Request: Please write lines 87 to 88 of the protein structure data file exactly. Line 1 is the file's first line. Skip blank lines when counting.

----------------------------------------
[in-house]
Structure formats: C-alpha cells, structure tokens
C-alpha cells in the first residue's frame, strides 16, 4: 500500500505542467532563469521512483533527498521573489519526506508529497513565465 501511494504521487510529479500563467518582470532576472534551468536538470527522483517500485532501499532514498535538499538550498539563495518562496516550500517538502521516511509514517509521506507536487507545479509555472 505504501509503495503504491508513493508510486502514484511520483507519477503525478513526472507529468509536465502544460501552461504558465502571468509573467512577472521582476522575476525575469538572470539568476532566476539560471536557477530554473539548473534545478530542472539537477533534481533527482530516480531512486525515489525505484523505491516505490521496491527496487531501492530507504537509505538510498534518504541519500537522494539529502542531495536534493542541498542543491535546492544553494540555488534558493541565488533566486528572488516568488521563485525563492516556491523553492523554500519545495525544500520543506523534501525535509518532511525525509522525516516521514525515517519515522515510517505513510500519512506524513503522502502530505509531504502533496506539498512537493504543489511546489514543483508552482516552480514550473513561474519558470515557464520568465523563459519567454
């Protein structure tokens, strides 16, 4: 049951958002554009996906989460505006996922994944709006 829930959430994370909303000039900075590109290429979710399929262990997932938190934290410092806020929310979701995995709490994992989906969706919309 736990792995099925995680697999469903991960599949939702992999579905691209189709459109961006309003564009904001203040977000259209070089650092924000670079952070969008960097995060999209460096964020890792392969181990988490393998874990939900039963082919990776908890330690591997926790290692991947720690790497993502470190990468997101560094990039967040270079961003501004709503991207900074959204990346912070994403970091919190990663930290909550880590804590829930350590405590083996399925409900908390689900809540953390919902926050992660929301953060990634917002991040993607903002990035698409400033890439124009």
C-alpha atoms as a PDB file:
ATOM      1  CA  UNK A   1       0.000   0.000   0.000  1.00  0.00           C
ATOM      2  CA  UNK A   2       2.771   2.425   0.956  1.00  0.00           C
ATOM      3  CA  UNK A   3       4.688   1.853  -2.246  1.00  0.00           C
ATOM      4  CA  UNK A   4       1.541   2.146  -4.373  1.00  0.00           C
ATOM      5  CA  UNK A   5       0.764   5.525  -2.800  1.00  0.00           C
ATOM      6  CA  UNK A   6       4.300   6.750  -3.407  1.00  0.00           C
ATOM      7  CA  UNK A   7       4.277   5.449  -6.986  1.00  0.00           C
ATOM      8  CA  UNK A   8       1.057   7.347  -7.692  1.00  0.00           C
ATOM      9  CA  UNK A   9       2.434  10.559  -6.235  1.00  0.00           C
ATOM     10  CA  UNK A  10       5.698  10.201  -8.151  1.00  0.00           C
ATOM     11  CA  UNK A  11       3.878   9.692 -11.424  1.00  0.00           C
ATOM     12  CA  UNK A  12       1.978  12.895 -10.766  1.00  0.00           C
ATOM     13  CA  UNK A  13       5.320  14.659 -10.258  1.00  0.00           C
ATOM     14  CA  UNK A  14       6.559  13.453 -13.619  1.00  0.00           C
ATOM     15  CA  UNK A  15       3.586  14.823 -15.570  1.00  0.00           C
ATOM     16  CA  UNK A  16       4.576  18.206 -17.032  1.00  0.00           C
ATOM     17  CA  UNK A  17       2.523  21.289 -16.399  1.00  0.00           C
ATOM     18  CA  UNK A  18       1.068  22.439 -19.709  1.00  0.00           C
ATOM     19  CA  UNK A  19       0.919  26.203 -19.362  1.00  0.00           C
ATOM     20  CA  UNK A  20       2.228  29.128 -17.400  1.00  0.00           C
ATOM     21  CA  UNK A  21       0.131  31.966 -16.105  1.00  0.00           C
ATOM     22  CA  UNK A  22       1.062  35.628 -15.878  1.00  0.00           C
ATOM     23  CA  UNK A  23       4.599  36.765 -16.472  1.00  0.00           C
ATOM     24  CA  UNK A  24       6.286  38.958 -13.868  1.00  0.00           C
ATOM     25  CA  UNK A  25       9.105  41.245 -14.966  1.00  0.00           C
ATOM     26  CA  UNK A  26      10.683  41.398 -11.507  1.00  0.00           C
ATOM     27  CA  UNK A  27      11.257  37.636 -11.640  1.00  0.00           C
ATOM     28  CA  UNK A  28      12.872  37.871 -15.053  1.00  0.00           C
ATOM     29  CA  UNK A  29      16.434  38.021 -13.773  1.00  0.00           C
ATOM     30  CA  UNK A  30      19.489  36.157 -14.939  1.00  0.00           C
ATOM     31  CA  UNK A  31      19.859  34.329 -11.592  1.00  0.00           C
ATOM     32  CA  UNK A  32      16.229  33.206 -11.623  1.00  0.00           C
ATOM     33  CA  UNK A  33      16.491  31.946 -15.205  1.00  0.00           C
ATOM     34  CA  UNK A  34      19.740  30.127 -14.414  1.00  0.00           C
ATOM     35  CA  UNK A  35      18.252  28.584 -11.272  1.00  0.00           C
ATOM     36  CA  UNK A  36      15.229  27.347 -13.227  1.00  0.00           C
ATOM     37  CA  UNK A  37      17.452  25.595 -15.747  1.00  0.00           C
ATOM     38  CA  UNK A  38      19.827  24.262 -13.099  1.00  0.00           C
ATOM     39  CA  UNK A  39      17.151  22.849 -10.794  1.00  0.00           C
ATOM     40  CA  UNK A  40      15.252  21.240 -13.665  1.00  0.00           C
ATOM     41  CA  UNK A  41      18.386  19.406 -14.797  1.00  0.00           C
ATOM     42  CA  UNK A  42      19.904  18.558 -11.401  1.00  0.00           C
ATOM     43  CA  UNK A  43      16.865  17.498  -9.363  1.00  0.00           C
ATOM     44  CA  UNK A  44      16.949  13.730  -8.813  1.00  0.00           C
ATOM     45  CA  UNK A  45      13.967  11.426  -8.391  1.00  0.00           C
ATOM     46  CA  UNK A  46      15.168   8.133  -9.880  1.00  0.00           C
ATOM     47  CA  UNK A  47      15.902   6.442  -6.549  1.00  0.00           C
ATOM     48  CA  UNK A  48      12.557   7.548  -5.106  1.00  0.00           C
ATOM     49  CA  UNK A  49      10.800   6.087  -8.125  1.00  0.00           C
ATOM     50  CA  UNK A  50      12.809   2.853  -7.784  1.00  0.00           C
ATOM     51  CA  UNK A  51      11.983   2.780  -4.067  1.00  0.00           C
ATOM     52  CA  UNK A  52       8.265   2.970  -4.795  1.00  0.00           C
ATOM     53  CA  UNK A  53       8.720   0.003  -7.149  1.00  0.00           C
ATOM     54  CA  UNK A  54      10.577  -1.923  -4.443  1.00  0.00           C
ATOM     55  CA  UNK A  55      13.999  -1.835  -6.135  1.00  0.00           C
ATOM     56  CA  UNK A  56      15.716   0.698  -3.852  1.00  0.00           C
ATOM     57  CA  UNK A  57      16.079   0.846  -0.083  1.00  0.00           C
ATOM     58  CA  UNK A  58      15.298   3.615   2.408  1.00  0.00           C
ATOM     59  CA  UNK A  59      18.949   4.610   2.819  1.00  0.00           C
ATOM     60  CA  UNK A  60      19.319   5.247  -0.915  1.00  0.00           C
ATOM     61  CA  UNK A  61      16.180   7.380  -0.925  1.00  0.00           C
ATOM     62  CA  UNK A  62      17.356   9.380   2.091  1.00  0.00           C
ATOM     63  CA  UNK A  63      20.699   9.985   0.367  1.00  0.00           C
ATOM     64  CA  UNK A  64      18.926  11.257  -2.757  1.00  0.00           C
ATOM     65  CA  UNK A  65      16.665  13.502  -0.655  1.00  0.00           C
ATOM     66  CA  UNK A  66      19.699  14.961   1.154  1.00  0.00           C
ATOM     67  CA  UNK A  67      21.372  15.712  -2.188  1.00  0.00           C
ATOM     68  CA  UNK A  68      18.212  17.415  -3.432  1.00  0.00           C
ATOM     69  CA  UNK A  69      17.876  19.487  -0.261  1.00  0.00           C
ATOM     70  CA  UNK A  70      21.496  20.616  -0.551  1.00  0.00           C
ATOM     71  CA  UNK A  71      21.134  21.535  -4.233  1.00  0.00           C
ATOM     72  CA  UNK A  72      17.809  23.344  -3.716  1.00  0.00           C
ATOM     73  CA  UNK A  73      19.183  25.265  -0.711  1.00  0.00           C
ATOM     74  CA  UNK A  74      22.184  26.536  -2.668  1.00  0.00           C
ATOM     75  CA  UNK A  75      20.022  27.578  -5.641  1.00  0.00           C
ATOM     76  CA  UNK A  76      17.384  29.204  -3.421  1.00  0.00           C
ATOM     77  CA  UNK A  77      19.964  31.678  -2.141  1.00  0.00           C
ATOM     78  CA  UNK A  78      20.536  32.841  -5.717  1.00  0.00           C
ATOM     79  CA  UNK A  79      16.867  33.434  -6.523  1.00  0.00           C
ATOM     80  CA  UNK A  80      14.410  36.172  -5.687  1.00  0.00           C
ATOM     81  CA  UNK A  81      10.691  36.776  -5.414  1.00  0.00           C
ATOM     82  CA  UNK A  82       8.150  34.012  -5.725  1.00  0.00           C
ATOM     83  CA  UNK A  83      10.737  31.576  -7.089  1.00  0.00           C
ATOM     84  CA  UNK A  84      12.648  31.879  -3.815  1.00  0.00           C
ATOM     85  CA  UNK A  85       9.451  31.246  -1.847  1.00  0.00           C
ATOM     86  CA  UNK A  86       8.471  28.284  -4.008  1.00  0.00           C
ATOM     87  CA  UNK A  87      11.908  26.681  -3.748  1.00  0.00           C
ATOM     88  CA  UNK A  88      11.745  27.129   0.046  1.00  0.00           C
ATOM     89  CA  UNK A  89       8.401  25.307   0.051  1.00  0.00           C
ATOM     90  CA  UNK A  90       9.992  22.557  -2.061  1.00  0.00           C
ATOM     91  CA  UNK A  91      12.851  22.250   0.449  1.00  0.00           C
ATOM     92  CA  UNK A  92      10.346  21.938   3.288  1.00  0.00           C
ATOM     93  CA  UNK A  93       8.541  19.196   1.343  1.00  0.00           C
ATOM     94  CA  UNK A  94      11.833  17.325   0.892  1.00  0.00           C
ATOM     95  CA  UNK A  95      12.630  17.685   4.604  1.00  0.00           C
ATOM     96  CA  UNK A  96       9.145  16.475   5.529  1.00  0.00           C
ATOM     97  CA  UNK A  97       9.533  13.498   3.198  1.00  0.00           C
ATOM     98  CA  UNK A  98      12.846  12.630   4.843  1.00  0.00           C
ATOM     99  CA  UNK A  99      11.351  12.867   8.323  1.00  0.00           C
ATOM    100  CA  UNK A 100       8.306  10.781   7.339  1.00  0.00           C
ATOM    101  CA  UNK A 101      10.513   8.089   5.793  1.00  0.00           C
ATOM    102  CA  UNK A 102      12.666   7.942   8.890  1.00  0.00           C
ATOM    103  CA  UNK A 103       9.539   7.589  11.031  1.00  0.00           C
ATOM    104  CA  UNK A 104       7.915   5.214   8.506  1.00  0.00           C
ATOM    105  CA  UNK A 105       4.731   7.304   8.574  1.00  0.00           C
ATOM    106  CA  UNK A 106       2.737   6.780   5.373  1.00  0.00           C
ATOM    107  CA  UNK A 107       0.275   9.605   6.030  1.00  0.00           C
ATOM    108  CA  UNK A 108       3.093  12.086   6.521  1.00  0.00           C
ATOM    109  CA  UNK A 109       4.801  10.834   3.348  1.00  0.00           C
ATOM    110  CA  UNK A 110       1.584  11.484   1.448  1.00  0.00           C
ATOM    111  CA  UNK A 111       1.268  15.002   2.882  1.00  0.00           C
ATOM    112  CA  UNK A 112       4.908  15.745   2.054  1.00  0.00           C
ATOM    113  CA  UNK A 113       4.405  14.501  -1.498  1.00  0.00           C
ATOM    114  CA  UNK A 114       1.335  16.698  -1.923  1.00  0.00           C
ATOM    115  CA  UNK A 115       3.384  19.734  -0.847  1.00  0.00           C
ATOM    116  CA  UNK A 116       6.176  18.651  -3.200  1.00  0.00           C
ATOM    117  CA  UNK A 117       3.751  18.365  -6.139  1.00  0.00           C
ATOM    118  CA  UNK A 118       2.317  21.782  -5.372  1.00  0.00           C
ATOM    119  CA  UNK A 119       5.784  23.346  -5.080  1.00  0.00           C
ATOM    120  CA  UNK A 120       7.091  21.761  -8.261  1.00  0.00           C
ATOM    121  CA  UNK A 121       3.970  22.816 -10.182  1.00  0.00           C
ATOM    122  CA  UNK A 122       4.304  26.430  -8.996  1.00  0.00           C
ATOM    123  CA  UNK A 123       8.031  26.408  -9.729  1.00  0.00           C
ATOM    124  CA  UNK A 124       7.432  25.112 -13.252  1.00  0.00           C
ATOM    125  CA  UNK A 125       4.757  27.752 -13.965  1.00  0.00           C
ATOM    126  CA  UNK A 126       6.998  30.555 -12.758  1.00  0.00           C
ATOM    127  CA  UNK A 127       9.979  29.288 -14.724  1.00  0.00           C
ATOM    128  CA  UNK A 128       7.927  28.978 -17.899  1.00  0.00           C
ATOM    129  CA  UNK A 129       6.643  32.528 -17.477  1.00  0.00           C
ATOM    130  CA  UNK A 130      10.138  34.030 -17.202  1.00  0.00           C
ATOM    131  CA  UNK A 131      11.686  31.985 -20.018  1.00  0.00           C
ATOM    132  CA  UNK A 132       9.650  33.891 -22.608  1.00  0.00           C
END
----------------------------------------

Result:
ATOM     82  CA  UNK A  82       8.150  34.012  -5.725  1.00  0.00           C
ATOM     83  CA  UNK A  83      10.737  31.576  -7.089  1.00  0.00           C